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Celebrities love her

She’s been interviewed by Michelle Obama, Barack and Oprah are tweeting about her, and Reece Witherspoon is swooning over her (to name but a few small moguls). With a cool 3.5million Insta followers and an appearance across most global media outlets, Amanda Gorman is a celeb in her own right. But she’s getting a ton of positive press from other industry names too.

Oprah Winfrey, who gifted her with a caged-bird ring to symbolise previous inaugural poet Maya Angelou (I Know Why The Caged Bird Sings) tweeted on Inauguration Day:

“I have never been prouder to see another young woman rise! Brava Brava, Amanda Gorman. Maya Angelou is cheering—and so am I.”


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A post shared by Amanda Gorman (@amandascgorman)

She’s using fashion to express her identity and heritage

Amanda Gorman’s wardrobe has stolen the show on more than one occasion. ‘Yellow coat’ was trending the day after she did her Inauguration Day recital, dressed head to toe in Prada with that killer blazer and satin red headband. Then she busted out the pearl-studded powder-blue Moschino coat for the Super Bowl reading. Followed by the Greta Constantine coat for her appearance on the front cover of Time magazine, and the hot-pink gown by Aliétte that featured in the same piece.

Her bold, bright, colourful choices are complements to the identity she’s forging as a poet – and considered ones, too.  She described to Harpers Bazaar how she loves “loud, regal-looking dresses” that reflect her pride as a Black woman.

And speaking to Vogue she said: “There’s this idea of the poor, suffering poet, and I try to exhibit that the poet can be stylish, too.”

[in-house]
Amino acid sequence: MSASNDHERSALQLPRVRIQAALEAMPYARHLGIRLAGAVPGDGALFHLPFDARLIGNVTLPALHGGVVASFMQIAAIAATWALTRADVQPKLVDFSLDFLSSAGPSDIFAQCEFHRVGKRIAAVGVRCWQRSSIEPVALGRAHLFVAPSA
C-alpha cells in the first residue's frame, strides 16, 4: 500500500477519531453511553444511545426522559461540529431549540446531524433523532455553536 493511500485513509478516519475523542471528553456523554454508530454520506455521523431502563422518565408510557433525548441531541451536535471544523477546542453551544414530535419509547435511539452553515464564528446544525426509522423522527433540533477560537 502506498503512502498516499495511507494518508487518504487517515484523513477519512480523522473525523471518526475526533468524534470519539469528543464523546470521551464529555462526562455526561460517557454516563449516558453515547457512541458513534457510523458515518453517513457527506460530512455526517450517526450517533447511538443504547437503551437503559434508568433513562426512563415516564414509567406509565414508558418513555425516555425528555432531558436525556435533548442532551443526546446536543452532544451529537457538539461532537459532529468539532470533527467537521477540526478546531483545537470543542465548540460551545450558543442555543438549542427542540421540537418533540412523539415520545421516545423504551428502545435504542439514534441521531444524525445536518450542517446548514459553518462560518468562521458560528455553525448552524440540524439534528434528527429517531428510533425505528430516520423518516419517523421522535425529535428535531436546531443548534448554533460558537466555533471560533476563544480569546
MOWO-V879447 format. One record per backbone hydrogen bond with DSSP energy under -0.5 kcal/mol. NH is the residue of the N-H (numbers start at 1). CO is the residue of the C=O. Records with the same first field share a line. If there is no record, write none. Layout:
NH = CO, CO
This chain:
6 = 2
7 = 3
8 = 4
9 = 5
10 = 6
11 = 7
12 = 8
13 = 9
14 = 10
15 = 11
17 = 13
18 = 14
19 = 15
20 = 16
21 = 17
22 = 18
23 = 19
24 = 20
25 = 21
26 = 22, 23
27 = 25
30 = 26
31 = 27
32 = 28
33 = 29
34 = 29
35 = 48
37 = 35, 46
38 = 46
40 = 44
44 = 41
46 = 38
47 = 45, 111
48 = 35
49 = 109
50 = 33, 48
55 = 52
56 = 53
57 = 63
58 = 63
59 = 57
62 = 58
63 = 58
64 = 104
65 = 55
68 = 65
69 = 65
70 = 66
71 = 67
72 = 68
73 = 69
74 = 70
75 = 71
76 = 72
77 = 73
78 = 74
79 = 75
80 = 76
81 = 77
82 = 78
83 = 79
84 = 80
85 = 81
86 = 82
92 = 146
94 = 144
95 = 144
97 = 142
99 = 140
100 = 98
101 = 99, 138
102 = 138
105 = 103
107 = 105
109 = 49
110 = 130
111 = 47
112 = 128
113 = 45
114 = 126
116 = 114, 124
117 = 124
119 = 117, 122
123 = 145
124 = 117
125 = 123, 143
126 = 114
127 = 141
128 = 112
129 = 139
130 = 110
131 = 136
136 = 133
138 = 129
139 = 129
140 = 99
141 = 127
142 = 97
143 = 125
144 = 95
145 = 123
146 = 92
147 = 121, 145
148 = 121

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She’s a best selling author – of not one, but two books

No surprise that after her recital for Inauguration Day, demand for Gorman’s poetry skyrocketed.  Her publisher Penguin announced they’d release a hardcover of a book containing the poem by spring; copies sold out almost immediately, and shot to the top of Amazon’s bestseller list. But it’s not the only thing she’s written. Amanda’s first book, Change Sings: A Children’s Anthem, aims to empower children to make positive change. She wrote it in 2020 and after her performance earlier this year, it’s become another bestseller just behind The Hill We Climb.

Still trying to figure out if there’s anything this phenomenal woman can’t cut her teeth at…


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A post shared by Amanda Gorman (@amandascgorman)

She’s already an iconic figure in living Black History

To celebrate Black History Month, two Michigan parents recently dressed up their daughters in the same clothing Amanda Gorman wore on Inauguration Day to both celebrate “living black history” and “honor” Gorman. She might be only 22 years old but this woman is already an icon and revered Black figure, inspiring millions across every demographic globally.

In 2017, she said she intended to run for president in 2036. Then, in The Hill We Climb, she nods to this again:

“We, the successors of a country and a time where a skinny Black girl descended from slaves and raised by a single mother can dream of becoming president, only to find herself reciting for one.”

Watch this space.


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And her words sizzle. “Life is a pitch….But to be a Girlboss is to toss your sauciness at the world that gives you its salt, to find the beauty in your faults and to see the wisdom and the fearlessness in your own sour”

She addressed an audience of women on the Girlboss stage and shared these empowering words on what it means to be a badass, fearless, and female. Everything she says we want to turn into a quote to hang on our wall. Pure poetry.

Amanda Gorman, we can’t get enough of you.